Thursday 7 April 2016


Today is World Health Day which has been celebrated every 7th April for more than 20 years.  Each year a different theme is pushed out by the WHO is boost their profile in the media [and to provide focus on needless death and distress].  Previously covered include such problems polio, road safety, food safety [last year], motherhood.  The big global health problems get their own days, some of which have been Blobbed - Malaria + Tuberculosis - but this year's theme is diabetes [prev].
You might think that WHO should concentrate their efforts on the dispossessed of the third world. The map shows that the incidences of diabetes is far higher in the affluent West = Europe and North America, than in tropical Africa. But diabetes is everywhere and demonstrably increasing in frequency. We know that one of the triggers is a generous diet.  Recent research on [half] starved mice suggests that we will live much longer if we go to bed hungry every night.  Those of us who have tried the delights of Food Engineering will ask if it is worth living at all if we can't have bright yellow cake and ad lib pink sausages.

At The Institute, I'm just covering the endocrine system in HumPhysiol 101. The over-arching theme in how the human body ticks is the concept of homeostasis - the maintenance of balance in core body temperature, blood pressure, acid-base balance, calcium levels and everything else.  It should lead to a perpetual sense of wonder that all these things are so finely balanced that we can take them for granted . . . until they go wrong. I've talked recently about haemophilia, where that balance goes out the window. Instead of having just the right amount of factor VIII circulating that they neither haemorrhage from a bump nor suffer thrombosis, heamophiliacs get a huge blurf of Factor VIII once or twice a day which then gets degraded over the next 24 hours. It's crude and hideously expensive.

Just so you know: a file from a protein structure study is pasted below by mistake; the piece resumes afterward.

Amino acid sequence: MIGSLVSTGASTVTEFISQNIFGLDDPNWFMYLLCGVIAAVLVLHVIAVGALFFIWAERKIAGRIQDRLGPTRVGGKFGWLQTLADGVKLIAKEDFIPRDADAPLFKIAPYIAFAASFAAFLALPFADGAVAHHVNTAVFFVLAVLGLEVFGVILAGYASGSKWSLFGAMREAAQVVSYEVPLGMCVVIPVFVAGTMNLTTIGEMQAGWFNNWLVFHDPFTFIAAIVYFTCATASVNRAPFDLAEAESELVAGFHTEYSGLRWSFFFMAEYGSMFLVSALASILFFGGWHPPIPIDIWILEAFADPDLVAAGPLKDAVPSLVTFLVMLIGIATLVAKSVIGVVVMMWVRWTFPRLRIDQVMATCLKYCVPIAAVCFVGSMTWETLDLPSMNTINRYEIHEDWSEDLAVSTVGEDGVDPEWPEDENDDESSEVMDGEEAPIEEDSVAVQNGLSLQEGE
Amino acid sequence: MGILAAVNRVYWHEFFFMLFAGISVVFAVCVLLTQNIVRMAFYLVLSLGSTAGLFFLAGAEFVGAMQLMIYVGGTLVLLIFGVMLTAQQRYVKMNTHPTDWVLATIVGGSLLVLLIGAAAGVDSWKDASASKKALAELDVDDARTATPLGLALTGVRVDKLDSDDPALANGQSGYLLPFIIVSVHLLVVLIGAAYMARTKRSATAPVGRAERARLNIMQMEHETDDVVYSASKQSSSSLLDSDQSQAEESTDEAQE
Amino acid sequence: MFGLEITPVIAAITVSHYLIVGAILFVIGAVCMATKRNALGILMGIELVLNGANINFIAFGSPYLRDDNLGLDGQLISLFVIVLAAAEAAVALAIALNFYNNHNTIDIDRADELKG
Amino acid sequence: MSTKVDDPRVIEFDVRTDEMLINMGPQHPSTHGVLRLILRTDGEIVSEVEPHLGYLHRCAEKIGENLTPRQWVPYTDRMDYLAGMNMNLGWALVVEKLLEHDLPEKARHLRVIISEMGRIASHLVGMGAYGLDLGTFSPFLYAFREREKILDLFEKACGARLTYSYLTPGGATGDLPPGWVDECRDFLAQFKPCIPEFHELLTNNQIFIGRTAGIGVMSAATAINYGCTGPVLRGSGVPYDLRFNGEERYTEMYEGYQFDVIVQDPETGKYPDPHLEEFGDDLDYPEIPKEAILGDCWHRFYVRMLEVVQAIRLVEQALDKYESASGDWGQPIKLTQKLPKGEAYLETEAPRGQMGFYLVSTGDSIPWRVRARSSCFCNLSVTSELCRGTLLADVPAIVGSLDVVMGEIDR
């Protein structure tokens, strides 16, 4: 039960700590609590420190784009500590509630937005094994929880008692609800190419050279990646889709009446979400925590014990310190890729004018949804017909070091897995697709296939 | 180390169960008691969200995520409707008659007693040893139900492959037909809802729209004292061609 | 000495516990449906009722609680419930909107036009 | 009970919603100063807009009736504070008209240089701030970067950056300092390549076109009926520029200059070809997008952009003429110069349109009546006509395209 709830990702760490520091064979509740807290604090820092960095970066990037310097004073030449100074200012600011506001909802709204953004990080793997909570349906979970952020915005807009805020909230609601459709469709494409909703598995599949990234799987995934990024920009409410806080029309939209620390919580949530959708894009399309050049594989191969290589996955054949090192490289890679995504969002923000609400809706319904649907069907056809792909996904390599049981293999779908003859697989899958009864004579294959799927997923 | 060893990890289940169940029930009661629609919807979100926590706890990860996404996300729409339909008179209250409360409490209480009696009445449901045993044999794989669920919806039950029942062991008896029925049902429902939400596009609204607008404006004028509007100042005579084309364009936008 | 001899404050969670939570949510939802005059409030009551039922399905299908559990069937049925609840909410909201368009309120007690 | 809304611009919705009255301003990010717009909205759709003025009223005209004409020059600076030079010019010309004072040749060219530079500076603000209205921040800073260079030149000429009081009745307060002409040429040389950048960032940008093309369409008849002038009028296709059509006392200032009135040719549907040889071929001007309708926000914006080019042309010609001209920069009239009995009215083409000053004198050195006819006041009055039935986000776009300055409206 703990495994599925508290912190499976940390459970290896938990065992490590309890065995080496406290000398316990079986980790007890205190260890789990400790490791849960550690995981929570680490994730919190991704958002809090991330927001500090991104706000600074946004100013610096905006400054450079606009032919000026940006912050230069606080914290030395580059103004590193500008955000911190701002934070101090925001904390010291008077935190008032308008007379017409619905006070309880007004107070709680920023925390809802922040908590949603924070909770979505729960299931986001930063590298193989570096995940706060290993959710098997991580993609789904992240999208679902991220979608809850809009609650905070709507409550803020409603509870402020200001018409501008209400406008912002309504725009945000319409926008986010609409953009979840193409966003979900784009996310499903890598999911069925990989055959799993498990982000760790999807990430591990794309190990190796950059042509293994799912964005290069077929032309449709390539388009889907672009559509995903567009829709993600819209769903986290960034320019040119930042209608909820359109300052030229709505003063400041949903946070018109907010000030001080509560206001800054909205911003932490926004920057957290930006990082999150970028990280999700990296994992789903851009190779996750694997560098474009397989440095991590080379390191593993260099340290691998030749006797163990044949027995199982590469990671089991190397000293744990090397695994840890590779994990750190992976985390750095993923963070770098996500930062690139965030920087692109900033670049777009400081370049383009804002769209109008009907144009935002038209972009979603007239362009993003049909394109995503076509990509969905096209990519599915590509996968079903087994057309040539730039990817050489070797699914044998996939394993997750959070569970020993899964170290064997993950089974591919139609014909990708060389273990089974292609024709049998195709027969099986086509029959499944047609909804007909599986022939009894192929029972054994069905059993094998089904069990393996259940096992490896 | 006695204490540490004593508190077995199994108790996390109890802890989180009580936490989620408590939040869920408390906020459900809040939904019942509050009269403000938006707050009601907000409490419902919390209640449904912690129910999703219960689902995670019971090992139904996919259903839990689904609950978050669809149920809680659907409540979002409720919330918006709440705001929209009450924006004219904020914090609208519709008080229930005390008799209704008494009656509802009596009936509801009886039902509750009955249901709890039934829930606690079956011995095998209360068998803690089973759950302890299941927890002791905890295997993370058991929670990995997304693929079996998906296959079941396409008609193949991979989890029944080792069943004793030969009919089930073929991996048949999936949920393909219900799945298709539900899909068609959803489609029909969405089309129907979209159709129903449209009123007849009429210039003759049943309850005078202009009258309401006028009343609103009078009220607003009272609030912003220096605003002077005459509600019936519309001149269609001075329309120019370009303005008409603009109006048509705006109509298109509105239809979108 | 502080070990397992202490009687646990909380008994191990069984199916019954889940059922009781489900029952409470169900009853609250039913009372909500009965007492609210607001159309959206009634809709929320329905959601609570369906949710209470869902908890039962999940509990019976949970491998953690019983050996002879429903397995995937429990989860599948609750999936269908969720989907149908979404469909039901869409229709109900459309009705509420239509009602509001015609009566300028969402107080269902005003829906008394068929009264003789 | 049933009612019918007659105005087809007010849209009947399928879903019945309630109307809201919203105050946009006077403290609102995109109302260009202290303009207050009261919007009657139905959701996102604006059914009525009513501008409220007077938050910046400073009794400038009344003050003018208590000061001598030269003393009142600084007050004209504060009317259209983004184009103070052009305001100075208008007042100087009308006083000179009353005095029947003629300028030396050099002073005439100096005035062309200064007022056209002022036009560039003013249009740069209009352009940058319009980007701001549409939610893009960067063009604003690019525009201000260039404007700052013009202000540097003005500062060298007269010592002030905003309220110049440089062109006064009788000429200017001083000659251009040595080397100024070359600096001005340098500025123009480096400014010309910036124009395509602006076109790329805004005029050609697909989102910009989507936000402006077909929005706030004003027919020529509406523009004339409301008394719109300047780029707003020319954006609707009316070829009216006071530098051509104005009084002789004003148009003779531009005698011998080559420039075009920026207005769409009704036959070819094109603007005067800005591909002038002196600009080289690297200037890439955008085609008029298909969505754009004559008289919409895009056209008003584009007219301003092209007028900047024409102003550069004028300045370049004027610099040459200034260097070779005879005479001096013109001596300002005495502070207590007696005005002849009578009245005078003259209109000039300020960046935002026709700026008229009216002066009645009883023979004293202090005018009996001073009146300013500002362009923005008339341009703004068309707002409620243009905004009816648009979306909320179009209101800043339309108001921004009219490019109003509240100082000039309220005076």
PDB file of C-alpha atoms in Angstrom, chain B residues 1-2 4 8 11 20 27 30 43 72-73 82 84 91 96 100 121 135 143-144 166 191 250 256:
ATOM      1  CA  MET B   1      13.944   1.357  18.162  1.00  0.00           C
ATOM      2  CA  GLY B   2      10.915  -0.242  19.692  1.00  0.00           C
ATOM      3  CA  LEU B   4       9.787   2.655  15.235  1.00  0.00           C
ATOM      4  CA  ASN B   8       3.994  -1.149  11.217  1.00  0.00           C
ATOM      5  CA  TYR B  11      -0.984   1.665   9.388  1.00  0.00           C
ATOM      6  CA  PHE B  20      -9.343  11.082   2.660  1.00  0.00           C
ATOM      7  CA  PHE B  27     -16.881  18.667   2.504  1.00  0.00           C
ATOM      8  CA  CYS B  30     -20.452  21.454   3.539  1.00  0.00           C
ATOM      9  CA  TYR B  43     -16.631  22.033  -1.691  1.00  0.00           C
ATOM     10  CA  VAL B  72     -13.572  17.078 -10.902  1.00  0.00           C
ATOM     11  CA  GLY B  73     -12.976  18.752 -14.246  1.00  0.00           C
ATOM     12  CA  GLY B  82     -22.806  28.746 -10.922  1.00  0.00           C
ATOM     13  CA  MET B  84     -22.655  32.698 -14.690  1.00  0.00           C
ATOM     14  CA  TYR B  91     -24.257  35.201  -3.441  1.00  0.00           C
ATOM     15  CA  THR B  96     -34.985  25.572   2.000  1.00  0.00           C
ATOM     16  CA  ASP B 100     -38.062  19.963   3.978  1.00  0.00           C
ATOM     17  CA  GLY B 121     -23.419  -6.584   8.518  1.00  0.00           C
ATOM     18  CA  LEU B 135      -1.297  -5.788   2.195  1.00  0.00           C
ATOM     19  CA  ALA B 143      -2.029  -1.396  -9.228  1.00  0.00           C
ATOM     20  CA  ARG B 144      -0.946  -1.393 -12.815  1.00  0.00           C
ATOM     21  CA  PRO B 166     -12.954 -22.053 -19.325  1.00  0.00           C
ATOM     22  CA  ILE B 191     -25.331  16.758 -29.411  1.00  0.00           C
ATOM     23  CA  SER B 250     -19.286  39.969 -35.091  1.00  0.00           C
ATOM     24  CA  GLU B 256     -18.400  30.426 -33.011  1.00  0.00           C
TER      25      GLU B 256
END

Diabetes is when the regulation of circulating blood glucose goes wrong.  Everyone knows that the level of glucose is mediated and controlled by the hormone insulin which docks onto receptors in the cell wall of pretty much all cells in the body and allows those cells to suck up enough glucose to carry out the normal metabolic activities which depend on that energy source. Without insulin, there is too much sugar in the blood which, among other bad things, encourages the growth of pathogenic bacteria. To prevent diabetes you need to produce enough insulin but you also need functional receptors. The failure of one of these supply chains causes Type-I diabetes, the other makes for Type-II diabetes. Obviously only one type is treatable by regular injections of insulin. As with Factor VIII, injecting a bucket of insulin every few hours is grossly crude compared to the elegant finely tuned dribble that healthy people maintain year-in year-out.

What's interesting, but obvious if you think about it for 3 seconds, is that there is another system in place for when blood sugar gets too low.  This is controlled by another hormone produced in the pancreas called glucagon. We need to give a bigger press to glucagon because without it we'd be equally as unhealthy as all the diabetics. Let's hear it for the Islets of Langerhans, where both hormones are produced.

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